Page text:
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What Petraeus must answer

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It is fashionable though wrong to state “the surge is working,” but this debate misses the point about the devastation to the United States Army, the destabilization of our global force structures, the near-total destruction of our conventional deterrent capability, the extreme damage to the war in Afghanistan and the collapse of recruitment standards imposed by the status quo policy in Iraq.

When Army Gen. David Petraeus testifies next week, here are the hard questions that the nation deserves to have asked and answered, clearly and unequivocally:

Do you agree that the government of Iraq is indebted to, and dependent on, Shiite factions that control death squads and militia that favor Shiite military victory in sectarian wars that have raged for hundreds of years?

Do you agree that many of the same forces and factions that we support through the Iraqi government are recipients of support from the government of Iran?

Are we not today providing money, weapons and bribes directly or indirectly to both sides in the Shiite-Sunni sectarian war?
In your estimation, general, on a scale of 1 to 10, what is the probability that the current Iraqi government will legitimately seek and achieve reconciliation between Shiites and Sunnis?

If there is no reconciliation, do you agree that the ultimate result of American support of former Sunni insurgents who were recently killing Americans, and of the Iraqi government with deep ties to Iran and Shiite militia and death squads, will be increased carnage, bloodshed and ethnic cleansing made even more catastrophic because we are providing weapons and money to both sides today?

General, how do you evaluate the long-term damage to the United States Army and how do you compare the effectiveness of our military force structures, and capability for deterrence, in 2007 compared to 2003?

Do you agree with the Marine Corps pathologist that many of those killed and wounded in Iraq were preventable casualties resulting from lack of armor, protection and support from Washington, and that tax cuts during wartime, with such needs continuing to be unmet, are morally unacceptable?

Do you agree, general, that from 2003 until 2007 major damage has been done to our mission in Afghanistan by diversion of our military to Iraq, and that such damage poses a significant and increasing threat to our security by endangering our mission in Afghanistan and our campaign against the Taliban and al Qaeda in Afghanistan and along the Afghani-Pakistani border?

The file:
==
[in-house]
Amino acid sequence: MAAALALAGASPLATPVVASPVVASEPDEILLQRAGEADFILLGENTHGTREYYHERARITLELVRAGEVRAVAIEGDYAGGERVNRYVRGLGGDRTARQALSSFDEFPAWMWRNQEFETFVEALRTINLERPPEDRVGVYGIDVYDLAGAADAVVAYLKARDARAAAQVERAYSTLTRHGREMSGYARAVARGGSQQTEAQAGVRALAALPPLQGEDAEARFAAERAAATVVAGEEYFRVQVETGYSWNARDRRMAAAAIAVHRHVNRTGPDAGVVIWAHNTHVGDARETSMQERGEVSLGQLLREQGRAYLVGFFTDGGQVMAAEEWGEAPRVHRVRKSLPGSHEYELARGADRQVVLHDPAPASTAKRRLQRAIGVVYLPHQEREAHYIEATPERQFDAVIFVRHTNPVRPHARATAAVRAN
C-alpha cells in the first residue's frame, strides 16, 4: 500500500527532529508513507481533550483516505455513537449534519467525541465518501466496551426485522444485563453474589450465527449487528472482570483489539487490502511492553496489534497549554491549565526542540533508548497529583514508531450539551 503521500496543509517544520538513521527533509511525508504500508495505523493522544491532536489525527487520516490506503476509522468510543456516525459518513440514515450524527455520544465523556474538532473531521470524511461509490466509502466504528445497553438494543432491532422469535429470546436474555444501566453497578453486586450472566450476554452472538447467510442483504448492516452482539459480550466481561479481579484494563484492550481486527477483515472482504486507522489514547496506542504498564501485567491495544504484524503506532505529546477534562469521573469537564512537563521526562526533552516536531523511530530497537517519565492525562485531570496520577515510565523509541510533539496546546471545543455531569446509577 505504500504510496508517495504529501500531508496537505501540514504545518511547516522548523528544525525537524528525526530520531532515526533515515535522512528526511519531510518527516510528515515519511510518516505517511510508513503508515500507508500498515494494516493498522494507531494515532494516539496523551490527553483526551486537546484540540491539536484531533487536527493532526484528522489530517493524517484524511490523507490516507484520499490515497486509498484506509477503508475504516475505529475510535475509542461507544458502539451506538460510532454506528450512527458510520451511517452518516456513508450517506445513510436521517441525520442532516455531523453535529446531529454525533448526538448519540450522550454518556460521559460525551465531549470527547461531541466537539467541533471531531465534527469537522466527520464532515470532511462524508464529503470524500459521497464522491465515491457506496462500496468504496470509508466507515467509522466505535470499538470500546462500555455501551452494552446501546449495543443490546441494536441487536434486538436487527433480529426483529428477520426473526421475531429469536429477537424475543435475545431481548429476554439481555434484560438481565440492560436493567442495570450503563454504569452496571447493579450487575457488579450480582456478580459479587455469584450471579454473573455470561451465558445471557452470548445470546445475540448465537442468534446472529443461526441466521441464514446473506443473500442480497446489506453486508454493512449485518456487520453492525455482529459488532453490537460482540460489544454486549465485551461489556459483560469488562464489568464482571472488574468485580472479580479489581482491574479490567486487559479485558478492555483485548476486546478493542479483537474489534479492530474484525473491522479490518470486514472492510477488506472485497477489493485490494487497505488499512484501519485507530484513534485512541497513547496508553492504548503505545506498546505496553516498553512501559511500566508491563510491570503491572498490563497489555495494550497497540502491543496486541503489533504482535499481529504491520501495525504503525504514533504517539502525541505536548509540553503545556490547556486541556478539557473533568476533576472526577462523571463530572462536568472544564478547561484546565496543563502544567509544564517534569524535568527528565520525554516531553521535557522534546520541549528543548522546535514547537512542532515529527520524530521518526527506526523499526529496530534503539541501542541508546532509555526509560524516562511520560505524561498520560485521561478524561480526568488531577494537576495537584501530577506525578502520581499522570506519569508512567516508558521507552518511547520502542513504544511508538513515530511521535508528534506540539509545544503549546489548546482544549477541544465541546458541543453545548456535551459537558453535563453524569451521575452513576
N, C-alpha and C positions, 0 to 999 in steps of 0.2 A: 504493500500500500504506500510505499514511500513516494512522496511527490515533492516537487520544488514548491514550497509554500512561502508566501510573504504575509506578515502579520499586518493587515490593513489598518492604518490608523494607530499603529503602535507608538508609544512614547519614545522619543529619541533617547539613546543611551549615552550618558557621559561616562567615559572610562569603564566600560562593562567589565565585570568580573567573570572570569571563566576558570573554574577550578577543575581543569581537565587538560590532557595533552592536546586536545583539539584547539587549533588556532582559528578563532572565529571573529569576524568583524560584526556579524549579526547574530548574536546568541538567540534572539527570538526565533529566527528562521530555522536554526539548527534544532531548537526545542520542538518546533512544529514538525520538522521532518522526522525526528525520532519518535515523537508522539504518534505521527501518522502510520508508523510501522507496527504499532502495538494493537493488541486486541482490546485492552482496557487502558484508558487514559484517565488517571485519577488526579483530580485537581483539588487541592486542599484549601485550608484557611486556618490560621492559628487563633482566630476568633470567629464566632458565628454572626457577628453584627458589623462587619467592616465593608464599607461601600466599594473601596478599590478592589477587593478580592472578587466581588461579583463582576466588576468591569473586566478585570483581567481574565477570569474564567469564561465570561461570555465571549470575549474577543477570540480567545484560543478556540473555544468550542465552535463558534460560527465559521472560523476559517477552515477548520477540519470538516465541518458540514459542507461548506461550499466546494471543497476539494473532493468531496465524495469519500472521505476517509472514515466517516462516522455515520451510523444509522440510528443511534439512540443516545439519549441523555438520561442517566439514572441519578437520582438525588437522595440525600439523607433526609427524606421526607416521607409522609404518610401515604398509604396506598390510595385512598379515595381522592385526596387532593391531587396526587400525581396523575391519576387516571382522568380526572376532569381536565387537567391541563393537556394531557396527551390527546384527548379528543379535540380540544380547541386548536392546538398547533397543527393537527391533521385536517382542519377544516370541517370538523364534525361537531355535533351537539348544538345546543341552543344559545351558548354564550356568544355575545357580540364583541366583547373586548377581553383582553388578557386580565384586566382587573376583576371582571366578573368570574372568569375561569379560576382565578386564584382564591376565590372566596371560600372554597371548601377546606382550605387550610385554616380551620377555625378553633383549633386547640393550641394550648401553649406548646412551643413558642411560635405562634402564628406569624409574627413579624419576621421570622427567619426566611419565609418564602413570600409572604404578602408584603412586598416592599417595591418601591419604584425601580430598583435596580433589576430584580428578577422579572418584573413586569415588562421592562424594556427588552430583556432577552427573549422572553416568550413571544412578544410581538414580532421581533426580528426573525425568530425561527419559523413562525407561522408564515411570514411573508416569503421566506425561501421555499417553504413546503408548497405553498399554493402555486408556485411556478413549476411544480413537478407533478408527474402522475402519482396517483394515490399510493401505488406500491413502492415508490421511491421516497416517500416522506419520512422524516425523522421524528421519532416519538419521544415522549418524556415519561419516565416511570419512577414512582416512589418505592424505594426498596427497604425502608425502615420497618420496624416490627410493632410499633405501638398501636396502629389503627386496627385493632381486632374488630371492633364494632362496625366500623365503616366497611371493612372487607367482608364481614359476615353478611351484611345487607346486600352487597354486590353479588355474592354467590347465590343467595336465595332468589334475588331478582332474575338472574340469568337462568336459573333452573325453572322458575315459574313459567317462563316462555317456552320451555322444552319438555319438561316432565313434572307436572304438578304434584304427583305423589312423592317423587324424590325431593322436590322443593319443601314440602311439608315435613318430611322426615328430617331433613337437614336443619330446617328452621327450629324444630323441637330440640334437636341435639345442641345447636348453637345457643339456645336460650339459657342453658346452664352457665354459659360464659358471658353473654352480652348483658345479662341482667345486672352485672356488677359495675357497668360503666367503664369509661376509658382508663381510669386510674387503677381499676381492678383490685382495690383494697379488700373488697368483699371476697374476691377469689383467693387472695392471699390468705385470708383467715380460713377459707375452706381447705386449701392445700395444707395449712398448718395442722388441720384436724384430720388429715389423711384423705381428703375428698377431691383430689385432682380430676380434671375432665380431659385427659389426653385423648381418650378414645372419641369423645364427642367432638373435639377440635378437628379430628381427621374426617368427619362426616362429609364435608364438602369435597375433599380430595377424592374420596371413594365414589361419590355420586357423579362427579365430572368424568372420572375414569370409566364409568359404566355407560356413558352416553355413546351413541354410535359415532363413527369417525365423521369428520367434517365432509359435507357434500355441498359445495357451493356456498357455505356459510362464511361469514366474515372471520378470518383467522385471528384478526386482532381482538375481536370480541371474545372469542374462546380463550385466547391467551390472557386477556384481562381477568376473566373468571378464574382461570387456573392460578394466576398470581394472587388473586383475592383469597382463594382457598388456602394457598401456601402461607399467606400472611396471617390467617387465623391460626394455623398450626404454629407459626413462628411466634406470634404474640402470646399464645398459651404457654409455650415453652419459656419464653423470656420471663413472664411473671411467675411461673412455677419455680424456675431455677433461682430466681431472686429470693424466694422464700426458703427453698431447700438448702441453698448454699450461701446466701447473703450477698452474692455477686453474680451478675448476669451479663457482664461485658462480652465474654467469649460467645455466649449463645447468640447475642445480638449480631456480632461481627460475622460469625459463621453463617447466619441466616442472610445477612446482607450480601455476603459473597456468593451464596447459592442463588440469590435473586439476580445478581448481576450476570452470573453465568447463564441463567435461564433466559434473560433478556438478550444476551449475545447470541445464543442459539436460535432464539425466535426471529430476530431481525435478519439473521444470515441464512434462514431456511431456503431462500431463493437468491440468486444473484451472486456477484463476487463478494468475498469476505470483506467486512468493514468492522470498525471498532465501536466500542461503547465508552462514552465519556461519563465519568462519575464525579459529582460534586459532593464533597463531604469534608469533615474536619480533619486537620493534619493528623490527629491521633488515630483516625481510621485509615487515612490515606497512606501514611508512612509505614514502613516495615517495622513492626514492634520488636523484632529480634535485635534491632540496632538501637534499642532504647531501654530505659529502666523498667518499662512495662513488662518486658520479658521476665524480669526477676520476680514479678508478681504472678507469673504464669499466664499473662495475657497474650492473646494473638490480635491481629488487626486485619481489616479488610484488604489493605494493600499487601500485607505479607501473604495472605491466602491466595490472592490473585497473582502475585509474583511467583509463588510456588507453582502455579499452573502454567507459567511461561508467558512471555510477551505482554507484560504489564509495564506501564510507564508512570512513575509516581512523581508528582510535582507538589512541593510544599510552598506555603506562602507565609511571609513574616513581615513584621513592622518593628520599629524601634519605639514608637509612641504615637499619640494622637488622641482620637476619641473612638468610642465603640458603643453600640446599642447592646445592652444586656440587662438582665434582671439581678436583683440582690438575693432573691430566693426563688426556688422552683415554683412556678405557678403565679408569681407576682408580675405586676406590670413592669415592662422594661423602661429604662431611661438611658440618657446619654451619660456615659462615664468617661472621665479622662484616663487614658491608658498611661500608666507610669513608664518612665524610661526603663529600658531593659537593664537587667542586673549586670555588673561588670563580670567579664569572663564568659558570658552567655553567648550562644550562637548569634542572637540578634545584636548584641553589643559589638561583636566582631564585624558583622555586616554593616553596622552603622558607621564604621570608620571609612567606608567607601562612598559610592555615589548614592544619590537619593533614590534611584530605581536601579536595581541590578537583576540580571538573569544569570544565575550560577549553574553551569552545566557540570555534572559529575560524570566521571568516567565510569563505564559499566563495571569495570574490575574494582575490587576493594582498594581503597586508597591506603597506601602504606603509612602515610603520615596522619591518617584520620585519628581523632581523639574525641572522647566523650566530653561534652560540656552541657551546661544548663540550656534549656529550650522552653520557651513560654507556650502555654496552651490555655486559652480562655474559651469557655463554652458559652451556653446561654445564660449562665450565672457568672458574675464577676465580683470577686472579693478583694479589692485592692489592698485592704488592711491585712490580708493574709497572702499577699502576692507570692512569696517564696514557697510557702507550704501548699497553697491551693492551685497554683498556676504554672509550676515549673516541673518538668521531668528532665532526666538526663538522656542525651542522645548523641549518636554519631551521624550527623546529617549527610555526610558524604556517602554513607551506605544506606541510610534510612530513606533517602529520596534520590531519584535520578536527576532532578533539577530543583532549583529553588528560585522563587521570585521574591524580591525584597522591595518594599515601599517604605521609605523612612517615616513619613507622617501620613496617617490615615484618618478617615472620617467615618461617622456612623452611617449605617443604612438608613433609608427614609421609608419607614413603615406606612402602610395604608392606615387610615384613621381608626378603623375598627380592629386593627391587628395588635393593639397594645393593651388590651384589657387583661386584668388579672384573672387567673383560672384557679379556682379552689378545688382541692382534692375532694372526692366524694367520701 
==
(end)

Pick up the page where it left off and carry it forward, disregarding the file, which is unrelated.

Do you agree with many experts that the long-term costs of supporting troops and veterans of Iraq, Afghanistan and previous wars for the duration of their lives is measured in hundreds of billions of dollars for needs that are unmet, unplanned, unbudgeted and neglected?

How concerned are you about the decline in recruiting standards that have led to increasing enlistments of those who are obese, have criminal records, fall short of educational standards, or are enticed into service to meet personal financial crises more than to express traditional values of duty, honor and country?

General, don’t you agree that the major retention failure in which large numbers of West Point graduates leave the service does major damage to our future command structure, and loses many of the future Pattons, MacArthurs and Eisenhowers?

Do you support the Geneva Convention in full, oppose what Gen. Antonio Taguba suggests is a cover-up of the Abu Ghraib crimes, and understand the damage that Guantanamo, the challenge to the traditional code of military justice, and the entire torture debate do to undermine our position in the battle of ideas and increase the number of recruited terrorists, even as we lower the standards for recruited soldiers?

Do you regret the op-ed you wrote for The Washington Post in September 2004, shortly before the presidential election, in which you made dramatically over-optimistic forecasts for the Iraqi army, police and government leadership three full years ago?

What lessons have you learned and what changes have you made from your previous tour of duty in Iraq, when far too few in the Iraqi military were trained under your command, when far too many weapons were stolen or lost under your command, and when your September 2004 forecasts were so mistaken compared to the realities of the Iraqi military and police at the time you made them?
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Brent Budowsky is a regular columnist on He served as Legislative Assistant to U.S. Senator Lloyd Bentsen, responsible for commerce and intelligence matters, including one of the core drafters of the CIA Identities Law. Served (more...)

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